Learning Golang: Variables

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This is part 11 of my journey learning Golang.


A variable is a named value that can change during the execution of a program. The difference from a constant (which is also a named value) is that a variable’s value can be modified at run time.

Variable declarations

In Go, variables are declared following this pattern: var {identifier} {type}. Examples:

1var songName string
2var lengthOfSong uint16
3var isMusicOver bool
4var songRating float32

Zero values

If a value is not assigned to the variable when it is declared (like above) then it is initialized with a “zero value”. The actual value depends on the data type. Generally:

  • 0 for numeric data types
  • false for the boolean data type
  • empty string ("") for string data type

Default values

The initial value of a variable can be assigned when it is declared:

1var shoppingCartQuantity = 1
2var shoppingCartItemName = "cupholder"
3var shoppingCartPrice = 19.99
4var shoppingCartExtendedWarranty = true

Defining multiple variables

Go has a shorthand for declaring several variables in a single statement. Use the keyword var (or const) followed by parentheses with each variable on its own line:

1var (
2  a = 5
3  b = 10
4  c = 15

Another way to declare multiple variables in a single statement, initialized with their zero value, is:

1var part1, part2 string

It’s also possible to declare multiple variables, while initializing them and letting their types be inferred from the value:

1anInteger, aString, aBoolean := 42, "Hello", true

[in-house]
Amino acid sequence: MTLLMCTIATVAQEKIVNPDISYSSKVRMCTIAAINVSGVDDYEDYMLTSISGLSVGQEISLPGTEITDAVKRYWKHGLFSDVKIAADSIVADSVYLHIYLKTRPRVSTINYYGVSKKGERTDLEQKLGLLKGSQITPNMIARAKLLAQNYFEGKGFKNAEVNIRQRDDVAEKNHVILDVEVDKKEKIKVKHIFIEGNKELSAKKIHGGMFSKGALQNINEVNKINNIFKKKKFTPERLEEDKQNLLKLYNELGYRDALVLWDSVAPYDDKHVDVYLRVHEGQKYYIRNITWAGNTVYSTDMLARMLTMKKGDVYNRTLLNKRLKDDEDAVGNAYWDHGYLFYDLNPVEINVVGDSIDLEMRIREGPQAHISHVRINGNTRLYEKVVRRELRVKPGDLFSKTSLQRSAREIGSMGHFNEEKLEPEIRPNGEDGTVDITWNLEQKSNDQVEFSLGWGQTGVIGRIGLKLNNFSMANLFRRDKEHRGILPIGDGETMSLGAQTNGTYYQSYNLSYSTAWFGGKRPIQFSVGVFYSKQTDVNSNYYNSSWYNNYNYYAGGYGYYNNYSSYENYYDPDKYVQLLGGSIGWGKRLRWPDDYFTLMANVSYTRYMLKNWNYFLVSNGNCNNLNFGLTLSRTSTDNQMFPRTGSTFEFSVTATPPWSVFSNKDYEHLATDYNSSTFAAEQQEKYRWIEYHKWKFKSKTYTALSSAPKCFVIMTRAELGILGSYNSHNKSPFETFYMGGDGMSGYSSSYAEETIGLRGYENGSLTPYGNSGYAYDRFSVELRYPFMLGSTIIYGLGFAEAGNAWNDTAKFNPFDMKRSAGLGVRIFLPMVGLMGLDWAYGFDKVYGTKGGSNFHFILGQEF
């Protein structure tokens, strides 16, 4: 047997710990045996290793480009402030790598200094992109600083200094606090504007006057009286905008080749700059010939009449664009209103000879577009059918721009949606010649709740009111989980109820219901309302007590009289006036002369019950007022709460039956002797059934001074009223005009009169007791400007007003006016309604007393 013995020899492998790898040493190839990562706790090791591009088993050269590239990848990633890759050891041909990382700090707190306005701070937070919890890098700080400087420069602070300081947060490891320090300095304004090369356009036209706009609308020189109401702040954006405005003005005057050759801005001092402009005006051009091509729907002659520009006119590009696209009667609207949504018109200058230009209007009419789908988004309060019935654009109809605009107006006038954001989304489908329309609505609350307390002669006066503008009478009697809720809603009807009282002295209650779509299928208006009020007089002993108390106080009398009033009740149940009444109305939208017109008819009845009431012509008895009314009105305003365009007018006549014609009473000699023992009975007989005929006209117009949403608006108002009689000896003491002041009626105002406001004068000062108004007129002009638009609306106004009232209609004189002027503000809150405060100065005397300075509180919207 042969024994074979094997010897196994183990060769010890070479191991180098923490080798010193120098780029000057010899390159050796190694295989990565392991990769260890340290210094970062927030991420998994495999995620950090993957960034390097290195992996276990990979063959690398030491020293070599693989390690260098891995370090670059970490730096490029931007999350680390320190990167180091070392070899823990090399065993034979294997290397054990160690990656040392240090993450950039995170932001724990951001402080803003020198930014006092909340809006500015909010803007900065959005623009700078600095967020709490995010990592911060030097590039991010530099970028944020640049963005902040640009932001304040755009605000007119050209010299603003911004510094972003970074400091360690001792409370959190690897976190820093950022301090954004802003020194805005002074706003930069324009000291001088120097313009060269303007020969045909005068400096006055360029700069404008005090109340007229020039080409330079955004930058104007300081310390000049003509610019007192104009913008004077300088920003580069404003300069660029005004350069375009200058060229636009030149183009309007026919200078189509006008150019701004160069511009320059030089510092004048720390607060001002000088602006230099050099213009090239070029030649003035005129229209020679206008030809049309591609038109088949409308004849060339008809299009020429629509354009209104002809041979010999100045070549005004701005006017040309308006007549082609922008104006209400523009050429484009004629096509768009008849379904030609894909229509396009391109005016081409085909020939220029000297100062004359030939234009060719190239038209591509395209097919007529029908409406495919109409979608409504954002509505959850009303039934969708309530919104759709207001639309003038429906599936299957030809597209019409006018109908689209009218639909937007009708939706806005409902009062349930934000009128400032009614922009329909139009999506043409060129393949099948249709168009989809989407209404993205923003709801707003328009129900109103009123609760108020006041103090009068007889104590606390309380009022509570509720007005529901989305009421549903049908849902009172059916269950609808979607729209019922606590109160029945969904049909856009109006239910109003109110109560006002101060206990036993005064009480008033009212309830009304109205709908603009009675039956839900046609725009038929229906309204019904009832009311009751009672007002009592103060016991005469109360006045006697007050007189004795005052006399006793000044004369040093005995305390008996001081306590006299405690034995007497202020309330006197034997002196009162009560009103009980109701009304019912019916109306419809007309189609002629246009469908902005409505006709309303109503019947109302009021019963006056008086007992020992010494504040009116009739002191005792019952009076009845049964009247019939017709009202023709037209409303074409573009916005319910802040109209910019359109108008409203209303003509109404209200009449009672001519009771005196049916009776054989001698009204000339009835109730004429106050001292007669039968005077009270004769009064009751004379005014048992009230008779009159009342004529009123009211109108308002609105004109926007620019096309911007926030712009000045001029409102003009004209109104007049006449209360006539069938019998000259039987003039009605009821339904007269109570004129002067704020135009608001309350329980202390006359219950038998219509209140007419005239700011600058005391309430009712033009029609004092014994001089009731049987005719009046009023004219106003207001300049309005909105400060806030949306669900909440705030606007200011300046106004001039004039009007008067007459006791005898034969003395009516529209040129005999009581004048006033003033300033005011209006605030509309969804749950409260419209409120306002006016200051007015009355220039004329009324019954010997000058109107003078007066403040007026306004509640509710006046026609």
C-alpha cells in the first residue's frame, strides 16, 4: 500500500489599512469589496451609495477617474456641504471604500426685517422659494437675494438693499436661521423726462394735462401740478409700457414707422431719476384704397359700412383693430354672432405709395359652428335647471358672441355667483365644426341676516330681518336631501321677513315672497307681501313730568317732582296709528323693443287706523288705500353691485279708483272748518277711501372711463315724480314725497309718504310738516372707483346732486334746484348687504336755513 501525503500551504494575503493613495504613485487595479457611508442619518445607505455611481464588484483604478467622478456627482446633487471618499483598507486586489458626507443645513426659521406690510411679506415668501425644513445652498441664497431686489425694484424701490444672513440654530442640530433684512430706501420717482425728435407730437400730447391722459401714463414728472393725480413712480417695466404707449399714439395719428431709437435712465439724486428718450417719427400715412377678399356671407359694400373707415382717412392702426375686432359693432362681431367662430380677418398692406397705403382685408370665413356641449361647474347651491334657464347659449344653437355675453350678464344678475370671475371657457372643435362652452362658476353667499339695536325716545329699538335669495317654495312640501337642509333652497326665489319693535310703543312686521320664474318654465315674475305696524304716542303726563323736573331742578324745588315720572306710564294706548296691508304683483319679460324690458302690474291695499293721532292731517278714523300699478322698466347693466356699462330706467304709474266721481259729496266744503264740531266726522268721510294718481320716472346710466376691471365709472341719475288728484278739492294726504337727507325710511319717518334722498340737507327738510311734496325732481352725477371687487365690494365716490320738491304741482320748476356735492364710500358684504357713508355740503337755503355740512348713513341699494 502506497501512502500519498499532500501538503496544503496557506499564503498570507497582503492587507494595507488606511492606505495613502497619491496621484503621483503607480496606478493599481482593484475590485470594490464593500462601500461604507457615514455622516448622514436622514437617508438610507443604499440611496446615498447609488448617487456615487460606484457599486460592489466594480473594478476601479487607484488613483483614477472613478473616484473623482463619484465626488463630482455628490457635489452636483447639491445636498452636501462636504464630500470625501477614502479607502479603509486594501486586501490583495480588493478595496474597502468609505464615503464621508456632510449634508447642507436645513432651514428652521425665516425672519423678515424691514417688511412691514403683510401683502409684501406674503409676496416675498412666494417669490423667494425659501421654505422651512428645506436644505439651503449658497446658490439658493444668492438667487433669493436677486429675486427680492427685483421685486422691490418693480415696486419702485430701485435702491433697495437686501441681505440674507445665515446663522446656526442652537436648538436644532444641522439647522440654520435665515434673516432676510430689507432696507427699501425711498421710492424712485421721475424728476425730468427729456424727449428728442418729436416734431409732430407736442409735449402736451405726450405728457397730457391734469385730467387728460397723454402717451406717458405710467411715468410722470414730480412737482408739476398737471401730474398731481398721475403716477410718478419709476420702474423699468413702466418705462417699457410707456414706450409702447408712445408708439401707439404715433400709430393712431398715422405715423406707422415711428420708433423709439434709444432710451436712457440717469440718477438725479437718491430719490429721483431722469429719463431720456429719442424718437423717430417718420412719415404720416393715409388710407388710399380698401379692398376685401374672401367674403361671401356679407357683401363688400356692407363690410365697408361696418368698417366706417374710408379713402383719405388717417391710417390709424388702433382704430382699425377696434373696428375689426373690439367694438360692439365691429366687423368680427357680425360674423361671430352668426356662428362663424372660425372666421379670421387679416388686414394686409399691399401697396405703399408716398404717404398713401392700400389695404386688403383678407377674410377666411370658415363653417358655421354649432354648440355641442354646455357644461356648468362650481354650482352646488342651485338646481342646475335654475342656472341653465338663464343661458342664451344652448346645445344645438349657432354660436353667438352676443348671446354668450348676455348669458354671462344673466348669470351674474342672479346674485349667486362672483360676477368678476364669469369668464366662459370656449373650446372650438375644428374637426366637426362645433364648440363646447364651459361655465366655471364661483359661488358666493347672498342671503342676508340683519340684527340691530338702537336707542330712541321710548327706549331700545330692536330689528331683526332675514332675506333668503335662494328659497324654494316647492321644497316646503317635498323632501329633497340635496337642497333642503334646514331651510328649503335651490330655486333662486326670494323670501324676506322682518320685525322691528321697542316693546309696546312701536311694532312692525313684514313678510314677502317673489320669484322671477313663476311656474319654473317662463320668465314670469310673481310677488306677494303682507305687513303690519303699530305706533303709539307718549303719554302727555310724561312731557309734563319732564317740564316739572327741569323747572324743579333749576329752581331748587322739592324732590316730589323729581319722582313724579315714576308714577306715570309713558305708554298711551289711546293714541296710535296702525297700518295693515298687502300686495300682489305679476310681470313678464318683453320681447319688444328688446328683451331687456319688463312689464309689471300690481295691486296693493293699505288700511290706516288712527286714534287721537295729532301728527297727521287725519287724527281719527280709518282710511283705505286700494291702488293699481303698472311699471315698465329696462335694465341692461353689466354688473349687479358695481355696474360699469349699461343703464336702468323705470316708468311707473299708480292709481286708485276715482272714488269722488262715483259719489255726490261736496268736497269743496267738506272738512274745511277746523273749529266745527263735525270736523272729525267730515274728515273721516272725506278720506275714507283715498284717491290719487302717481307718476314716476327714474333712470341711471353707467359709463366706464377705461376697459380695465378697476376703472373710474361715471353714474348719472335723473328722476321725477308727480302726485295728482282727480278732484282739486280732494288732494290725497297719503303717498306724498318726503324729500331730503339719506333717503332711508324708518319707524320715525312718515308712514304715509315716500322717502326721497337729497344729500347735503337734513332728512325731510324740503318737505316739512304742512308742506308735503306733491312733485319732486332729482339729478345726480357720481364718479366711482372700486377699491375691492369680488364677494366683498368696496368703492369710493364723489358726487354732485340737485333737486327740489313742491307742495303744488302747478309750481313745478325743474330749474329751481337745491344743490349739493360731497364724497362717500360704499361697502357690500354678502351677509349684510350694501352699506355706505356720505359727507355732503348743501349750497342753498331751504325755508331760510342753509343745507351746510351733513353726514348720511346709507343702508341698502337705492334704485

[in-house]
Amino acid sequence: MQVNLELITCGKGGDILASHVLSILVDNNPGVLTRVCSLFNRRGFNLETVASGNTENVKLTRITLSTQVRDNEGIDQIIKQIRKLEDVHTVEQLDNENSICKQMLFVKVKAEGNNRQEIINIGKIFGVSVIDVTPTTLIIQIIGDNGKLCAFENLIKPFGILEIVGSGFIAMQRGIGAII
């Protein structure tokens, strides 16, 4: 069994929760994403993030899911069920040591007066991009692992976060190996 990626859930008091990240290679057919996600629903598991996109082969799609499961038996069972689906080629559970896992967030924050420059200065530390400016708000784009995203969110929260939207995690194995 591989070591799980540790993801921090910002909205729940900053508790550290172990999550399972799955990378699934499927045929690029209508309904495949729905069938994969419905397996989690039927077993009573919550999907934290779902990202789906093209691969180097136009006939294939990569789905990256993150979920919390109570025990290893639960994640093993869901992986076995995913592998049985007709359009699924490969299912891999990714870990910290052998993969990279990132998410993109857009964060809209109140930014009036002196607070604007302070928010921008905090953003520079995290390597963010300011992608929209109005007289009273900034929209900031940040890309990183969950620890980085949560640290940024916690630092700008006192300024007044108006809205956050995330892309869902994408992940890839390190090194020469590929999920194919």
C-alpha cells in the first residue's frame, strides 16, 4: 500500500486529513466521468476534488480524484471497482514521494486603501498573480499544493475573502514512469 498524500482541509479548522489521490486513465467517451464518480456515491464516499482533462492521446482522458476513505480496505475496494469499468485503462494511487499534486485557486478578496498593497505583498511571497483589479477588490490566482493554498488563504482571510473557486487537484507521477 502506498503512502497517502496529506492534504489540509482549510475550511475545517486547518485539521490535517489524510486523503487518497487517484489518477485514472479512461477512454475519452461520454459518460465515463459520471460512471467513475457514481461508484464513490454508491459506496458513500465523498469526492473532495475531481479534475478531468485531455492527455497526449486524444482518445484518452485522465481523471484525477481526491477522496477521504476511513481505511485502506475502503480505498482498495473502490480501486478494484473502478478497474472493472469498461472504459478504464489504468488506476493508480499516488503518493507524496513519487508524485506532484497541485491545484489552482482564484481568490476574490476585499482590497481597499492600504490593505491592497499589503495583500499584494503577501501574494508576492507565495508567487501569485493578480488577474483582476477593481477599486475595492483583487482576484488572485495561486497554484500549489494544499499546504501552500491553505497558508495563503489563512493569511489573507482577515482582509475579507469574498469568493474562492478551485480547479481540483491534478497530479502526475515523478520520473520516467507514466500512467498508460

Shorthand declaration

The := symbol is a shorthand for declaring a variable and assigning a default value. The type of the variable is inferred from the type of the value, instead of being explicitly declared.


 1package main
 3import (
 4  "fmt"
 7func main() {
 8  message := "Hello, world!"
 9  fmt.Println(message)

Go offers another way to declare and initialize a variable inferring its type:

 1package main
 3import (
 4  "fmt"
 7func main() {
 8  var planet = "Earth"        // Inferred type: string
 9  var radiusInKm = 6371.009   // Inferred type: float64
10  var daysInTheYear = 365     // Inferred type: int (int64 or int32)
11  var hasMoon = true          // Inferred type: boolean
12  fmt.Printf("%T %T %T %T\n", planet, radiusInKm, daysInTheYear, hasMoon)

The code above prints:

1string float64 int bool

Notice that values that infer their types from integer literals (like 365 above) will be of type int. On most computer systems, they will be 64 bits in length. On 32-bit systems, these variables will be 32 bits in length.

Updating a variable

The = symbol assigns a new value to a variable based on the expression at the right side of the statement (i.e. after “=”). = is called the “assignment operator”. It is the same operator that was used above to assign default values when a variable was declared. It can also be used at later parts of the code for updating the value of the variable (i.e. assigning a new value to it).


 1package main
 3import (
 4  "fmt"
 7func main() {
 8  var count uint64
 9  fmt.Println(count)
10  count = count + 1
11  fmt.Println(count)
12  count += 1
13  fmt.Println(count)
14  count = 99
15  fmt.Println(count)

This will print:


The first value (0) is the “zero value” for numeric data types and it is the initial value of a numeric variable unless a different default value is set in the var statement.

The second value (1) is the result of the expression count + 1.

The third value (2) is the result of the expression count + 1. The += symbol is a shorthand for an arithmetic expression based on the variable’s current value.

The third value (99) is the result of the expression 99 (i.e. you can assign any value to the variable; you’re not limited to arithmetic expressions based on the previous value).

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